Dr. Philip R. Alper's "IM Insights" appearing in "Internal Medicine World Report" monthly continue to be packed with insights born of thoughtful consideration of years of experience. In the April 2006 issue, he discusses " Will the Real Patient Advocate Please Step Forward?"
He recalls from his days of Internal Medicine training in the 60's that the internist was the person who provided "effective and comprehensive patient advocacy that activity being a "cardinal characteristic that set internists apart". Now it seems that numerous voices are telling us that decisions about care that may have previously been a joint effort made the physician and the patient are too important and too likely to be handled badly by the physician to be left in their hands alone.
Now, that advocacy role is being eroded away by several forces, one of which is the multiplicity of entities that all proclaim the need for such advocacy and self proclaim that role for themselves. In the rhetoric of many such advocates the presumption has become "The doctor will not do right by the patient unless other agents intervene "
Who are these advocates and what energizes their activities?
Well, almost everyone, but the most visible and vocal are :the Institute of Medicine,AARP,and the HMOs and insurance carriers and even the American College of Physicians but motivations of various members of this diverse list are not all the same.
Alper asserts that a " kind of blame game " is being played by the carriers.When their,at times, blatant denials of care evoked the ire of the public they backed off a bit shifting to more patient cost-sharing and blaming the high cost of medical care on "poor quality". Patients were not getting good value for their money and of course it is the physician who largely provides that care.It would follow that someone must oversee and manage the physician's care because left to their own devices docs will crank out poor value care.Audits, guidelines,pay for performance (tipping the docs for doing a good job)are,in this view, necessary to protect the patients from the default position of poor quality which physicians typically deliver unless third parties intervene to protect the patient.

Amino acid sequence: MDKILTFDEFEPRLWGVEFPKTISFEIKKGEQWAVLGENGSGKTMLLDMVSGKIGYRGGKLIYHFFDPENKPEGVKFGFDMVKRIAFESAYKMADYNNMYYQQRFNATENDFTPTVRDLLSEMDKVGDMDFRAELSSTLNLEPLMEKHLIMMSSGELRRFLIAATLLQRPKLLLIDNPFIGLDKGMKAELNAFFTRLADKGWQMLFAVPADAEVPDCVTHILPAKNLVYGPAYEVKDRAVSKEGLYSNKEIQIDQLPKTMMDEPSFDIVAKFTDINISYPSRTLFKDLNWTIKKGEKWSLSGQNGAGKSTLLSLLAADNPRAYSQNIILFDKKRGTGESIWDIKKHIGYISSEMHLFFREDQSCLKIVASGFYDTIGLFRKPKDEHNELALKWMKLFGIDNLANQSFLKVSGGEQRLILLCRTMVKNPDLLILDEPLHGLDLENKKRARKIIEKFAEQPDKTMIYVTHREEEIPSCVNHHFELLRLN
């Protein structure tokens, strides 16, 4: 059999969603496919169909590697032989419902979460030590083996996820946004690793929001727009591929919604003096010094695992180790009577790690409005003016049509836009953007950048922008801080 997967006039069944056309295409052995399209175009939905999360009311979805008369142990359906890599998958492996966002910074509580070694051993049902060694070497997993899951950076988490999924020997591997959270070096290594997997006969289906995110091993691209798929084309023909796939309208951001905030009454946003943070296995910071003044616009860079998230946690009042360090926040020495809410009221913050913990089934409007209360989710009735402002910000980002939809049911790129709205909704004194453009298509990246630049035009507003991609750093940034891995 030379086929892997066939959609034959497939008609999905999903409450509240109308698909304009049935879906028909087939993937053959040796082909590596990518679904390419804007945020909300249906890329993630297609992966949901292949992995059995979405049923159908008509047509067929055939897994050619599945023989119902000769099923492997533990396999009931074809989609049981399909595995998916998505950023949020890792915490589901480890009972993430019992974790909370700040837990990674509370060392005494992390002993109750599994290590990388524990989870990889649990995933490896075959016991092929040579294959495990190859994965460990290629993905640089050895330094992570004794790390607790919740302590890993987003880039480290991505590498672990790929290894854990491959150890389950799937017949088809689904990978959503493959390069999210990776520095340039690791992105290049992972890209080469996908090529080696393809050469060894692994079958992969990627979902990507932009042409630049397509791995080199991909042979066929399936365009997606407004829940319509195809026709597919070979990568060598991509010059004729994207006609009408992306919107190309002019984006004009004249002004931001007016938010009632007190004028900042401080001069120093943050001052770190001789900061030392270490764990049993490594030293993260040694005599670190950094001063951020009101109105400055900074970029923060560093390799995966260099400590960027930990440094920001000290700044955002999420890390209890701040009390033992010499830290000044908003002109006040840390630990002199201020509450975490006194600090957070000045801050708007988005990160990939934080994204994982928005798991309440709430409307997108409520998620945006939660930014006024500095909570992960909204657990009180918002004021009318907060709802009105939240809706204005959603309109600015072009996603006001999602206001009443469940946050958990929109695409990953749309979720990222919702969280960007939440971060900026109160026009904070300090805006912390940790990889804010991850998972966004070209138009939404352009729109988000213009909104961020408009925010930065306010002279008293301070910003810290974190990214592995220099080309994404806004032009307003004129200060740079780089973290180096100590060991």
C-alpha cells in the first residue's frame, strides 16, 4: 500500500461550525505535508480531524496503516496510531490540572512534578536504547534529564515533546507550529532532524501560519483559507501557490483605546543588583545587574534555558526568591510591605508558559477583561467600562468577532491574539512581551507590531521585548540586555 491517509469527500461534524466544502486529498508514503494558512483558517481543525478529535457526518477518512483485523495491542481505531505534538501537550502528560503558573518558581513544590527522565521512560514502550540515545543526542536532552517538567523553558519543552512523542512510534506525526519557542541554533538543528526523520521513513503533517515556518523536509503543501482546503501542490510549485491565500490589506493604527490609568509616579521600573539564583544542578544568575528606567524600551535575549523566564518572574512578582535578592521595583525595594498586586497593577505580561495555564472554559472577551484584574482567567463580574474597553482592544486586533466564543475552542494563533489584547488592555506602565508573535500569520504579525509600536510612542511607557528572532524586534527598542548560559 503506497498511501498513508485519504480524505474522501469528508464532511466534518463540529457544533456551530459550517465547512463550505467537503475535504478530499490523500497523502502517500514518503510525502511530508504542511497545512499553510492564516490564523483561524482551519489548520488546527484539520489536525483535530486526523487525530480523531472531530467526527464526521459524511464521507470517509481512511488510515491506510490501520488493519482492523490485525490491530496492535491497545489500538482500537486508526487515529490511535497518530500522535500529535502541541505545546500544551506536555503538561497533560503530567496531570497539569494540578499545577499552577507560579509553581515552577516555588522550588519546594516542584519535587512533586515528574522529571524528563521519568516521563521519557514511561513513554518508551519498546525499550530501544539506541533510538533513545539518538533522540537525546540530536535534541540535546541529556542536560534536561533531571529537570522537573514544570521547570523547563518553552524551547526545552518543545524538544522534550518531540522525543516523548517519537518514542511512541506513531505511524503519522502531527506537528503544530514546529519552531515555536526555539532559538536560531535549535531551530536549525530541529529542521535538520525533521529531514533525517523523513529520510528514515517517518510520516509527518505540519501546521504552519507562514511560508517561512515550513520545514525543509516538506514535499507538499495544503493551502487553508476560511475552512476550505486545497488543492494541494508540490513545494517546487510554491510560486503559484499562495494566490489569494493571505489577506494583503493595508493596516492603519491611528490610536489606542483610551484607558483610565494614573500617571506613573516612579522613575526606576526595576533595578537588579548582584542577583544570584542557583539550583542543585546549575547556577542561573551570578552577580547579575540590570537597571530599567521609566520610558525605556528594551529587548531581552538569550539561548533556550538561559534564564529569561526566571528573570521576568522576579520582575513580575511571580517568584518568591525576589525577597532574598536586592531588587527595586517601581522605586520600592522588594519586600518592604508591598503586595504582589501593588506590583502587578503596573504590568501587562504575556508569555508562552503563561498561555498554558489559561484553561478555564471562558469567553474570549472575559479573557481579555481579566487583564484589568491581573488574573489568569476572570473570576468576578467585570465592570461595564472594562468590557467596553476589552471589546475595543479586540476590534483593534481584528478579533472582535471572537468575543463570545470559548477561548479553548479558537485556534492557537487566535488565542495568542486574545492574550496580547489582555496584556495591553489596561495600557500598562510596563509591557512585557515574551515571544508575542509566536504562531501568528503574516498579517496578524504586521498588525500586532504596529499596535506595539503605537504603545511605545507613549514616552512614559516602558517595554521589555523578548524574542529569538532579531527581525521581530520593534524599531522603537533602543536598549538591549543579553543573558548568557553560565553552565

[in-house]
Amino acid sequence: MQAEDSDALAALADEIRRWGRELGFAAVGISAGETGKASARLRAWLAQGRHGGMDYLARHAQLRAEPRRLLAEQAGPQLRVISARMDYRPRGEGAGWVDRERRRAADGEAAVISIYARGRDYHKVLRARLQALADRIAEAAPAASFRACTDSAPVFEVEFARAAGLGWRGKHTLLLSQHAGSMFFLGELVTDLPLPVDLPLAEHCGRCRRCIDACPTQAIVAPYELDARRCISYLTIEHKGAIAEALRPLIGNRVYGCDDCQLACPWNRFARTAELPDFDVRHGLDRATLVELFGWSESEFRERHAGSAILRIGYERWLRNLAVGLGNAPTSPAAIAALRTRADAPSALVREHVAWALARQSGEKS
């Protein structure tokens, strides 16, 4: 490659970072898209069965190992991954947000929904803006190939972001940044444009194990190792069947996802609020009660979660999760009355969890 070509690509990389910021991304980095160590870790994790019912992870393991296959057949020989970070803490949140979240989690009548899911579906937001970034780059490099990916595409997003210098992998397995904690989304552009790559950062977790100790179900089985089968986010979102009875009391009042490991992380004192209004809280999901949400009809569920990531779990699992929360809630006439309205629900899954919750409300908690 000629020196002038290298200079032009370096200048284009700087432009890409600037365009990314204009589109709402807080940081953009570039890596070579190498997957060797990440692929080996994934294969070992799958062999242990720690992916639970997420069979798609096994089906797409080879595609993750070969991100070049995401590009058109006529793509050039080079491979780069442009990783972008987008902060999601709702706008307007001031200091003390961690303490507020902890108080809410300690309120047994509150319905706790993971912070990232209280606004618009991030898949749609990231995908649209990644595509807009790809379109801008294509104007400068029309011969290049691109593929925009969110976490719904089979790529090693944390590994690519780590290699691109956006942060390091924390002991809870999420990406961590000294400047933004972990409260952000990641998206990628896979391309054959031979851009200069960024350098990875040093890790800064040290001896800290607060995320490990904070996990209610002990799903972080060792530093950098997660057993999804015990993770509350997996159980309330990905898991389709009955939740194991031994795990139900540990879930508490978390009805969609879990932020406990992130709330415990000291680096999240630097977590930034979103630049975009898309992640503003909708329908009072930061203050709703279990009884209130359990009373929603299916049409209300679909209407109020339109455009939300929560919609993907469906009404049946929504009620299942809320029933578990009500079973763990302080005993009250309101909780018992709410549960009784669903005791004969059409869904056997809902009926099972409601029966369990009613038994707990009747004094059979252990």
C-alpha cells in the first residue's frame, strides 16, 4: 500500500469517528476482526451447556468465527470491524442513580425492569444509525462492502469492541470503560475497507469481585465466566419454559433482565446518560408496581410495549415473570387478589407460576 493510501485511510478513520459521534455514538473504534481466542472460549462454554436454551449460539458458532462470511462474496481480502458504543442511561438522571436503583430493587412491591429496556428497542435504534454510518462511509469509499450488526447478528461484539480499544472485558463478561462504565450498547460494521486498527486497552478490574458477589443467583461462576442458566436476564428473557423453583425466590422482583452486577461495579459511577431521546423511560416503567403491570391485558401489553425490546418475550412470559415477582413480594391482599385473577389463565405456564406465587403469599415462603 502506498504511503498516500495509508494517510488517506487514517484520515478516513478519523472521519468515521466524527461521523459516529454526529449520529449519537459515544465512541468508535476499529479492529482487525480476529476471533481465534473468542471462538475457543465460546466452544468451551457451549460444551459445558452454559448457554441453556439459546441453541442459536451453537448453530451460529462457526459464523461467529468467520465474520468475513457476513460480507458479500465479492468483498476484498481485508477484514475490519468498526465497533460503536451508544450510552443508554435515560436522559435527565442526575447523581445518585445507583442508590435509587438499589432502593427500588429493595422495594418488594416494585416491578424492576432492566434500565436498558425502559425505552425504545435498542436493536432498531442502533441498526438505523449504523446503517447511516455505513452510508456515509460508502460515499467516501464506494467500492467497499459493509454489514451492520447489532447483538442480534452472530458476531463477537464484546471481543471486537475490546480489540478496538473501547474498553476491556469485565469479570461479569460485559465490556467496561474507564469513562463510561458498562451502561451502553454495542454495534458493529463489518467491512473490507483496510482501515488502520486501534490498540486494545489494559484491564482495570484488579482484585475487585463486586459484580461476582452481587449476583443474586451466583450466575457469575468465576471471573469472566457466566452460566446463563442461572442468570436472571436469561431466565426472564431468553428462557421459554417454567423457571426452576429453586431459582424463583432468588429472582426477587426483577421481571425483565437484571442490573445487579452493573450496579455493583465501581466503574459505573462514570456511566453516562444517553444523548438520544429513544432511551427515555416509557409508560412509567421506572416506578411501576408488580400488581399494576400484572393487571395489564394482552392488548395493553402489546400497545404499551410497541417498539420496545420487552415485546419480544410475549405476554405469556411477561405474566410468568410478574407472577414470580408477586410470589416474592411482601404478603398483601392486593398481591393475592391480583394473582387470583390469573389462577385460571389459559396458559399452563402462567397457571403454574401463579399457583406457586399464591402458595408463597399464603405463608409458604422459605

Managed Care is a major force in all of this on several levels.On a practical level the time crunch physicians face leaves little time to be an advocate in many situations.More broadly, Managed Care's "quality movement" may well function as a more sophisticated "denial of care"-saving money under the rubric of convincing everyone they are improving care.
The model of independent individual physicians providing care to individual patients is antithetical to those who are strong advocates of a single payer system.A quality gap is a concept they might embrace. A crisis is great opportunity to bring about change.
There are many thoughtful,dedicated physicians who sincerely want to improve care to patients and whose motivations are not those of the insurance carriers which is to save money. There are many aspects of medical care in this country ( and every country) that could and should be improved. Working to do that is not always motivated by the cost containment model but at least some of the rhetoric of "patient advocacy" and "quality" is motivated by exactly that desire. Also, some of that rhetoric is driven by a desire -for whatever reasons- to replace what remnants of fee-for- service medical care by independent physicians still exist with a system less sympathetic to the individual and more attuned to notions of social justice and public health.
How did a profession historically dedicated to the premise of doing the right thing for the patient find itself constantly apologizing for what it does and being blamed largely for being responsible for what is being characterized as crisis in care? Why are we accepting that blame? Why do we not hear of a crisis in legal representation, in the services rendered by architects,contractors, or even car salesman and roofing companies?